At present, MotoGP still intends to run all 19 of its remaining rounds this season, following the cancellation of Qatar.

But with coronavirus cases in Europe still on the rise that looks increasingly impractical.

The latest speculation is that the start of the season is set to be pushed back by at least a further month, until June at the earliest.

Scrapping the July summer break also now seems inevitable, but even so, some races will surely have to be dropped to avoid an exhausting run of successive events for riders and teams.

One side effect of a reduction in races, and figures as low as 10-12 rounds have been mentioned should the coronavirus crisis run deep into the summer, is that the MotoGP engine change limits may need to be adjusted.

At present, the non-concession manufacturers (Honda, Ducati, Yamaha and Suzuki) are allowed seven engine changes per rider, per season. In other words, they need to plan for each engine lasting on average the equivalent of 2.9 events (20 race season).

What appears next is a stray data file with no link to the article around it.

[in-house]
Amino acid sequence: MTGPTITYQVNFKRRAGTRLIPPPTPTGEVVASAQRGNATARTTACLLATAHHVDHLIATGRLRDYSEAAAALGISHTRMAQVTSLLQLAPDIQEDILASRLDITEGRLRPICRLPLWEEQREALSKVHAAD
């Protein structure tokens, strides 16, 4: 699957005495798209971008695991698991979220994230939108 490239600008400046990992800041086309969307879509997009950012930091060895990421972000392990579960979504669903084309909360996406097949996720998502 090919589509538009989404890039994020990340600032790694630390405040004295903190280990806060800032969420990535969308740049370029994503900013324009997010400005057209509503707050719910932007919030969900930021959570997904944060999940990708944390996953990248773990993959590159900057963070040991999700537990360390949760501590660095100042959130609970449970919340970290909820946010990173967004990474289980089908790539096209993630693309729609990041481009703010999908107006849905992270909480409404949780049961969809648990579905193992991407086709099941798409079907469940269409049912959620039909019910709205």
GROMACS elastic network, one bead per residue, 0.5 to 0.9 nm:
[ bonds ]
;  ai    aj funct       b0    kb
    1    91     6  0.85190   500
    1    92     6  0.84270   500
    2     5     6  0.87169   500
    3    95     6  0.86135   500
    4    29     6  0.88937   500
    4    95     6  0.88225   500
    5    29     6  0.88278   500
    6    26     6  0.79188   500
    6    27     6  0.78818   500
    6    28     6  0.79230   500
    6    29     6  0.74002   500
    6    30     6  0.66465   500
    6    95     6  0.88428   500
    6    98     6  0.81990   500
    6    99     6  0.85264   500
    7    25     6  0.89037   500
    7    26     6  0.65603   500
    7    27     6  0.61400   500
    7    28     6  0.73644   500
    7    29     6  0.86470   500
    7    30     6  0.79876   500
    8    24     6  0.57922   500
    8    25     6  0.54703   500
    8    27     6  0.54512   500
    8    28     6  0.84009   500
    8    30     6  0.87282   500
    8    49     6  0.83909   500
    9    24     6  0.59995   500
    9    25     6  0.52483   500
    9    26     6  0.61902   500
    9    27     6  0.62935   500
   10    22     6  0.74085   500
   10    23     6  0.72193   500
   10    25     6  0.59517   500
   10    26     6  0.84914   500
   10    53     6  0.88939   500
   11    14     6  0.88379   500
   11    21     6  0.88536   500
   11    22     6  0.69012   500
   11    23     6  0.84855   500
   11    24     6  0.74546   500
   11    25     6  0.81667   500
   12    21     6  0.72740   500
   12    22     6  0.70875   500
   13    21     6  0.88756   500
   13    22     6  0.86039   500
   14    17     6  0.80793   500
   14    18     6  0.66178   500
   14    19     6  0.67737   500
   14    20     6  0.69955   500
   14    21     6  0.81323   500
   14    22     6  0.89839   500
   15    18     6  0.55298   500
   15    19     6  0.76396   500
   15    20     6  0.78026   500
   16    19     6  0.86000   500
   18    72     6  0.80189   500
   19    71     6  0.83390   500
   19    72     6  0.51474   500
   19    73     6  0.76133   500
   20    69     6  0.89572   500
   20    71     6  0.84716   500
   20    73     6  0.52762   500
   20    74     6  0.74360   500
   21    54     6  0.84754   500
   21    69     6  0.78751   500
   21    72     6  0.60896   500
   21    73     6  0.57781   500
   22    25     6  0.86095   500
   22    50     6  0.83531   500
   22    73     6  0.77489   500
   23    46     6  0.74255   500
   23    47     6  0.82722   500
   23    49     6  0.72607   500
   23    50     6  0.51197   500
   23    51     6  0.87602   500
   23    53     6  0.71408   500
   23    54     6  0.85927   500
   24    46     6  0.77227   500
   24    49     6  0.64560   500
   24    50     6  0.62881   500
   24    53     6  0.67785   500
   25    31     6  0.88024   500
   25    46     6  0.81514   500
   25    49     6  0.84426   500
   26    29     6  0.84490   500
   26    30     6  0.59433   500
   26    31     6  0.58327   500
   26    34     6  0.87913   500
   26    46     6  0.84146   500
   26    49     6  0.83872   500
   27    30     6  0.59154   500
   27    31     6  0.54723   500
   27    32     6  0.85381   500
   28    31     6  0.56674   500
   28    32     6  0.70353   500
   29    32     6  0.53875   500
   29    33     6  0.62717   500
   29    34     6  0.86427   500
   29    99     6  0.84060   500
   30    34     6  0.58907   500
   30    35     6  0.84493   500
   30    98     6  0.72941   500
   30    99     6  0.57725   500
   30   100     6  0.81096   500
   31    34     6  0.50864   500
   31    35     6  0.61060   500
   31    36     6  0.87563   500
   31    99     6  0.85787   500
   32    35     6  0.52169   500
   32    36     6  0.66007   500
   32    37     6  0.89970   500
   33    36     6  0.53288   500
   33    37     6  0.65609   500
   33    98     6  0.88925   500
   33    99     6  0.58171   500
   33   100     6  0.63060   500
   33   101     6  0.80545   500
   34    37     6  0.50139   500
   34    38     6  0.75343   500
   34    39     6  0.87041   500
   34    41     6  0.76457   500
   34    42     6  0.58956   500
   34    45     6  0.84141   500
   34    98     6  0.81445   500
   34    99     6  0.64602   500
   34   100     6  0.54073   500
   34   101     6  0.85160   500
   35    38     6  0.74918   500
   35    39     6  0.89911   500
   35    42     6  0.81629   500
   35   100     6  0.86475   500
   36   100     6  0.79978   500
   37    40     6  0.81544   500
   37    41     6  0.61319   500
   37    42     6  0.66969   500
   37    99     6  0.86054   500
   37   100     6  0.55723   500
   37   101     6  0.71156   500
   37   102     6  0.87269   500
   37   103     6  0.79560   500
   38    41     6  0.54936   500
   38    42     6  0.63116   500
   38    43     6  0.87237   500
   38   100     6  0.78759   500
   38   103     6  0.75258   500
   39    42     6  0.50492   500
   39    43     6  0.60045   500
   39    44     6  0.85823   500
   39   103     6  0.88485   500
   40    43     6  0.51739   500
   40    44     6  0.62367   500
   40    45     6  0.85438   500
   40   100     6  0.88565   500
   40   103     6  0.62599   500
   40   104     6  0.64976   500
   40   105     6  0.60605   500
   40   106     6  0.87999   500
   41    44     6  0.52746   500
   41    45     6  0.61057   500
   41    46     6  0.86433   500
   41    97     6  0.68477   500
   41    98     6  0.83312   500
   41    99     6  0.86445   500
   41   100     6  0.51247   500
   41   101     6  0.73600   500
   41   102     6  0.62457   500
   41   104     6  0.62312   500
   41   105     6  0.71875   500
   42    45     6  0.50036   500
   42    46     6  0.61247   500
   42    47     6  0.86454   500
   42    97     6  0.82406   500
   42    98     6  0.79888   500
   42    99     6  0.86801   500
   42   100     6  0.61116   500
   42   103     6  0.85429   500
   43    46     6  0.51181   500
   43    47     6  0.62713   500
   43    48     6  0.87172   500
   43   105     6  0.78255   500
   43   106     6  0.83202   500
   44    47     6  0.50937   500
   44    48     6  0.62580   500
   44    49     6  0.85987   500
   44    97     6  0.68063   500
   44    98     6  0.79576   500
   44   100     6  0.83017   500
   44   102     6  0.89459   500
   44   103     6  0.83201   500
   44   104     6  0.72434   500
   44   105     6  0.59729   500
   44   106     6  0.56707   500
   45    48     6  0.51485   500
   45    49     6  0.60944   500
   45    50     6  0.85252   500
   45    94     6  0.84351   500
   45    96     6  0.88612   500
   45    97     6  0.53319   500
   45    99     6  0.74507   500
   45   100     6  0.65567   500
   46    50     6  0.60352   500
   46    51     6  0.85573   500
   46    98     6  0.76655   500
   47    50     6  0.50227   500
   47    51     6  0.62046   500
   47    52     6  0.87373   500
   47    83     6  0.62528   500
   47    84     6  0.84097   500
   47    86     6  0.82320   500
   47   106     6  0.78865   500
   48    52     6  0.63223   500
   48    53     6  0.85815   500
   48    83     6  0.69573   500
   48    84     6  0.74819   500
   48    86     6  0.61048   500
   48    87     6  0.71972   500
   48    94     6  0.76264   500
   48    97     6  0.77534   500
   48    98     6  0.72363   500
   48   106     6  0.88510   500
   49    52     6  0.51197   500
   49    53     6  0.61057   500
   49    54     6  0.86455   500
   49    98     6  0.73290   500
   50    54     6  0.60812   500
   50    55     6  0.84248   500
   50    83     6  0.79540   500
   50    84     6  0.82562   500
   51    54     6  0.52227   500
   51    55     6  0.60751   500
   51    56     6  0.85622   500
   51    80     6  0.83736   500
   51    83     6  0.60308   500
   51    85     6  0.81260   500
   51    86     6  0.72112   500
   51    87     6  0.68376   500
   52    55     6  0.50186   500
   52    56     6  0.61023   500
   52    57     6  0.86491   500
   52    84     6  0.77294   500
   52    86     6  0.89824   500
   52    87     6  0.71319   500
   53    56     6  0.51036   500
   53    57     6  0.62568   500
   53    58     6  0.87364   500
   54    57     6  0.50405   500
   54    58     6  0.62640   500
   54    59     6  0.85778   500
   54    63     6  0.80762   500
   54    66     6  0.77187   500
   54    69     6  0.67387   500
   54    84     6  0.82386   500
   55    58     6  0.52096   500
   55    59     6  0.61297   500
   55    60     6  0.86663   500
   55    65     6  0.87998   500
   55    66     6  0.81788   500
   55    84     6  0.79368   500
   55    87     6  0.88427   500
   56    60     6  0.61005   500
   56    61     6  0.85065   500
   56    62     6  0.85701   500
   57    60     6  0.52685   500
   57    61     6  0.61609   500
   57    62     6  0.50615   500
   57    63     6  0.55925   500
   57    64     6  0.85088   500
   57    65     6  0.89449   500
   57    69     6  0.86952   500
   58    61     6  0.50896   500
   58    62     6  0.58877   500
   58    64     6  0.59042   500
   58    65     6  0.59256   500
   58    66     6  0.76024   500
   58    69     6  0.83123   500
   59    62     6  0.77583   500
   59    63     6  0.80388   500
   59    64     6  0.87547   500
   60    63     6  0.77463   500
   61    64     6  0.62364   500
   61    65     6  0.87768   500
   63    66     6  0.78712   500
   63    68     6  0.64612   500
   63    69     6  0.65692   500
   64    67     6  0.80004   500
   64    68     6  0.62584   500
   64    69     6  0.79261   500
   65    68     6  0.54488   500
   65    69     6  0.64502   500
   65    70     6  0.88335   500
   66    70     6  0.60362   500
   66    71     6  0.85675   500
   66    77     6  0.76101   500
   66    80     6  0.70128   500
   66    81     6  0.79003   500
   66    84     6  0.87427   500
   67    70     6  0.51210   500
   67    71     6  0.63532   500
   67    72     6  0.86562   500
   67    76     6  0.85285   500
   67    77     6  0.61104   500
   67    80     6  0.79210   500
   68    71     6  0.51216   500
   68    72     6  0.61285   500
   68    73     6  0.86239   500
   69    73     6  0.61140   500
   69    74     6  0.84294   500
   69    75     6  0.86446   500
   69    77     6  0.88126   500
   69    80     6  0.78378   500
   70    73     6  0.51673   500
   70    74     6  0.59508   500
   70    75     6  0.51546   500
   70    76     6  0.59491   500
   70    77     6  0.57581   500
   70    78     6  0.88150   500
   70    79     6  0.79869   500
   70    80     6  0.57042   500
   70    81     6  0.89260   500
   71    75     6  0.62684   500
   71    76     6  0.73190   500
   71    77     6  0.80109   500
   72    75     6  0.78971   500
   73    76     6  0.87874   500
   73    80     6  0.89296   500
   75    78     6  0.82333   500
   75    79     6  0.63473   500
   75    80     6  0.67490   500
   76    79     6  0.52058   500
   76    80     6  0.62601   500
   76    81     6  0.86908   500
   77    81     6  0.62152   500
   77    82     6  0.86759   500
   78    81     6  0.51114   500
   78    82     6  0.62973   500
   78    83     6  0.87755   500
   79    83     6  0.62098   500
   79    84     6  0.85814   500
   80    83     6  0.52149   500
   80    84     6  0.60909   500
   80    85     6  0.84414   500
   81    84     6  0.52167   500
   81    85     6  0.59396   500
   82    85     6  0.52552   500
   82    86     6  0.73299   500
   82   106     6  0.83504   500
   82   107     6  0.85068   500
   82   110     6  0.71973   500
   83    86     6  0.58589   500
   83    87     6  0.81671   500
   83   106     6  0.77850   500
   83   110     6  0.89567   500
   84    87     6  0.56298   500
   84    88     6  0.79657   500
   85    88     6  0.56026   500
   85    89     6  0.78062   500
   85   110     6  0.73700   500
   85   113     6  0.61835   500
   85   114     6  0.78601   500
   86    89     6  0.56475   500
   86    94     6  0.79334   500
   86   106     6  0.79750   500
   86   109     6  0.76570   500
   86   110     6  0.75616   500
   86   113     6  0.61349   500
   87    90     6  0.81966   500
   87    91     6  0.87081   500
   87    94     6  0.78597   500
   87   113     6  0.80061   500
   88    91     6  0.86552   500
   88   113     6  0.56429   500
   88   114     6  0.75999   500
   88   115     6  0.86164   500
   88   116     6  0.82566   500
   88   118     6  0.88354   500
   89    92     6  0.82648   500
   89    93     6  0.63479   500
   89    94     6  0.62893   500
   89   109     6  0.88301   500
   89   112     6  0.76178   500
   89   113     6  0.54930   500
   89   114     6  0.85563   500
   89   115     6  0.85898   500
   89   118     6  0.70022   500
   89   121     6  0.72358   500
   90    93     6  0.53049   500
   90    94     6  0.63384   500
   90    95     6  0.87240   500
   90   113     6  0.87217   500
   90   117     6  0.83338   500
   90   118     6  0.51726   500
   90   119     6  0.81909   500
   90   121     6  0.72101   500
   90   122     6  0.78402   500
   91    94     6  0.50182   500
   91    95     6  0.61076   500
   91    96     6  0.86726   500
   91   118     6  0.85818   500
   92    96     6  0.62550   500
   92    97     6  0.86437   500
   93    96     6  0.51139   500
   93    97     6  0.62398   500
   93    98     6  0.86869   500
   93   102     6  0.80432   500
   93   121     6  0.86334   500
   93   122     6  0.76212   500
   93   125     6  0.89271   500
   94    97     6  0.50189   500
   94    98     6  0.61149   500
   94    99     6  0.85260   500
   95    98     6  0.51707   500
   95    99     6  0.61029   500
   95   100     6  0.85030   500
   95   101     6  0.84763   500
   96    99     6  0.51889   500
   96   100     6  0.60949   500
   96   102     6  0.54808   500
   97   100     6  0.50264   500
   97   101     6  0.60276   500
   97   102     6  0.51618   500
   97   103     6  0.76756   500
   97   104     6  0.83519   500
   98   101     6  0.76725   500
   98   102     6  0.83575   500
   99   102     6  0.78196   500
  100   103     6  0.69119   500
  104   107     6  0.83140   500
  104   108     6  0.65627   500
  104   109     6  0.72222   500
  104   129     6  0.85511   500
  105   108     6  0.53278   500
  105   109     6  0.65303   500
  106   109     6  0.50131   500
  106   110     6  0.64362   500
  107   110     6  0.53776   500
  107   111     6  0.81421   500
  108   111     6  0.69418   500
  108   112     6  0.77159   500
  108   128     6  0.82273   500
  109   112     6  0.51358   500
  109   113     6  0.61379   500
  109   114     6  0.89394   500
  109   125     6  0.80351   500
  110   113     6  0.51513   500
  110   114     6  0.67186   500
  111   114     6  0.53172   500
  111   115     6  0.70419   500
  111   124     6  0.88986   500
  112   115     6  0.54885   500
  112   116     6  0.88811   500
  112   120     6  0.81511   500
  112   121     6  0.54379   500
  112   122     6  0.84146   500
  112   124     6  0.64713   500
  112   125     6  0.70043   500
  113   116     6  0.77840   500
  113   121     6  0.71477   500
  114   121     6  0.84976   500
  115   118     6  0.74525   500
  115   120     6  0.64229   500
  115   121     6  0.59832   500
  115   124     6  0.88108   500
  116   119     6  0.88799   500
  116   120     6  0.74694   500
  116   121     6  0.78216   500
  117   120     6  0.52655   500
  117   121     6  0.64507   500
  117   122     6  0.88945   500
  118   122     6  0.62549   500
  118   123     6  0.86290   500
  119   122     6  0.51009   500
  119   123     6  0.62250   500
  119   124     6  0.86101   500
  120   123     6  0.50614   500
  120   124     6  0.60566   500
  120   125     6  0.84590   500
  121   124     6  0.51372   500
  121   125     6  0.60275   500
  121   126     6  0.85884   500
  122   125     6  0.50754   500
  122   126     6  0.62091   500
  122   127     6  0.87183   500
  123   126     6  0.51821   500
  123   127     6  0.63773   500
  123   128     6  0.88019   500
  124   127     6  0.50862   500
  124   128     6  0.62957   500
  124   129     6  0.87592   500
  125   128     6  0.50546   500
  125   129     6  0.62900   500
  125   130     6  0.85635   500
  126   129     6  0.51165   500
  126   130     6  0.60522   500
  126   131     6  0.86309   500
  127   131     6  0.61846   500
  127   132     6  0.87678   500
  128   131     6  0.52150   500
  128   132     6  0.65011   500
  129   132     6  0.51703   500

But if the number of races drops to 15 for example, each engine would then only need to last 2.1 events. If 10 rounds, it would become 1.4.

Concession teams Aprilia and KTM are allowed nine engine changes.

While engine design is frozen as of today (March 25), if the number of races is slashed this year, manufacturers would naturally spot a chance to gain performance by raising the rev limit, for example.

But consistently pushing engines beyond their intended limit is a step into the unknown and obviously increases the risk of a technical problem. That not only creates added danger for the riders but, should fluids be dropped, lengthy delays for track cleaning.

Should multiple events be cancelled, one solution would be to reduce the number of engines allowed this season, to maintain the original event/engine ratio.

"At this moment, nothing changes [as far as engine numbers]," technical director Danny Aldridge told the official MotoGP website.

"Dorna are working hard to keep a full calendar. That's obviously an ongoing situation and we are taking it day-by-day, like Dorna.

"If the races are reduced, we could re-evaluate the [engine] situation.

"But at the moment it's the same amount of engines this season: For non-concession manufacturers seven, concession manufacturers KTM and Aprilia nine."

Currently, Jerez on May 3 is listed as the planned start date for the 2020 season.